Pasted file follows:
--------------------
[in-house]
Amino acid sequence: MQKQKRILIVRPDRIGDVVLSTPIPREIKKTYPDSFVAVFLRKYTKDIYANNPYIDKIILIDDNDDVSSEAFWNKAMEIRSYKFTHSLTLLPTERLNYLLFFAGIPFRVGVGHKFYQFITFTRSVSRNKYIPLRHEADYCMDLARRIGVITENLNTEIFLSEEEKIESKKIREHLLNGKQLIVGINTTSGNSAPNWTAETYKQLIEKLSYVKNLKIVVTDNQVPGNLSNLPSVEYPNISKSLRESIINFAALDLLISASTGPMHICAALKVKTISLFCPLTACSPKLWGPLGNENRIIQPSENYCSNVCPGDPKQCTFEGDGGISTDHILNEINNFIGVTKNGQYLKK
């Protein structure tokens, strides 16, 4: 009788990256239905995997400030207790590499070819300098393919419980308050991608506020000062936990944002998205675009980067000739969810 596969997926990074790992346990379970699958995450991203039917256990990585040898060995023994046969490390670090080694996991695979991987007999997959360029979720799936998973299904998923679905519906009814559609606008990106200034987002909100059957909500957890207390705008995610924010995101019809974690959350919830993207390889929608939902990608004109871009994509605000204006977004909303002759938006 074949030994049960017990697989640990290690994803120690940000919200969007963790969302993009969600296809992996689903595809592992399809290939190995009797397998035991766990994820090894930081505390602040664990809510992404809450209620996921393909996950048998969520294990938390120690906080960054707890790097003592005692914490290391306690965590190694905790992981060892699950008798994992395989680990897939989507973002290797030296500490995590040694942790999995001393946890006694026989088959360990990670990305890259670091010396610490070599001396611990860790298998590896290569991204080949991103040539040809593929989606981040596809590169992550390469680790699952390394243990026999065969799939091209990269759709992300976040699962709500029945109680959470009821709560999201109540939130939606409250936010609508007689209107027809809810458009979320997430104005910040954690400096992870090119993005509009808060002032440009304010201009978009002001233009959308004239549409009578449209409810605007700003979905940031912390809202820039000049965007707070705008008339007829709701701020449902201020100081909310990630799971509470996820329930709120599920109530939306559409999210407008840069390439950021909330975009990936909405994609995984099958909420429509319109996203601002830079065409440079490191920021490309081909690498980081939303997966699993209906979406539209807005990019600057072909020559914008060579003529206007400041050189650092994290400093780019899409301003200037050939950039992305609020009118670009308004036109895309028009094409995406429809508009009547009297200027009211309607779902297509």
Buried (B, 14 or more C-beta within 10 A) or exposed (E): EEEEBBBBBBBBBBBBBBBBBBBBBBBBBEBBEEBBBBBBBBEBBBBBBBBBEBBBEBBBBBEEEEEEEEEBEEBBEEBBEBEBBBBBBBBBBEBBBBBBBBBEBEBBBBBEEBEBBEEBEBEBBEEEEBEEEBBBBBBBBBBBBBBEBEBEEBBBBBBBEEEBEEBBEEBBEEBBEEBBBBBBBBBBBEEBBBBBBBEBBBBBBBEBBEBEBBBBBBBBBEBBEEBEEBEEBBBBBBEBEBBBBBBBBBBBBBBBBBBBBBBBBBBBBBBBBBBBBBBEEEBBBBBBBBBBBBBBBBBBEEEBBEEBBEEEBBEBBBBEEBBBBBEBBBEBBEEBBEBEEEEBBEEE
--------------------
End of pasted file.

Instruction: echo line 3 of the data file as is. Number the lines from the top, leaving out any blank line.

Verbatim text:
């Protein structure tokens, strides 16, 4: 009788990256239905995997400030207790590499070819300098393919419980308050991608506020000062936990944002998205675009980067000739969810 596969997926990074790992346990379970699958995450991203039917256990990585040898060995023994046969490390670090080694996991695979991987007999997959360029979720799936998973299904998923679905519906009814559609606008990106200034987002909100059957909500957890207390705008995610924010995101019809974690959350919830993207390889929608939902990608004109871009994509605000204006977004909303002759938006 074949030994049960017990697989640990290690994803120690940000919200969007963790969302993009969600296809992996689903595809592992399809290939190995009797397998035991766990994820090894930081505390602040664990809510992404809450209620996921393909996950048998969520294990938390120690906080960054707890790097003592005692914490290391306690965590190694905790992981060892699950008798994992395989680990897939989507973002290797030296500490995590040694942790999995001393946890006694026989088959360990990670990305890259670091010396610490070599001396611990860790298998590896290569991204080949991103040539040809593929989606981040596809590169992550390469680790699952390394243990026999065969799939091209990269759709992300976040699962709500029945109680959470009821709560999201109540939130939606409250936010609508007689209107027809809810458009979320997430104005910040954690400096992870090119993005509009808060002032440009304010201009978009002001233009959308004239549409009578449209409810605007700003979905940031912390809202820039000049965007707070705008008339007829709701701020449902201020100081909310990630799971509470996820329930709120599920109530939306559409999210407008840069390439950021909330975009990936909405994609995984099958909420429509319109996203601002830079065409440079490191920021490309081909690498980081939303997966699993209906979406539209807005990019600057072909020559914008060579003529206007400041050189650092994290400093780019899409301003200037050939950039992305609020009118670009308004036109895309028009094409995406429809508009009547009297200027009211309607779902297509």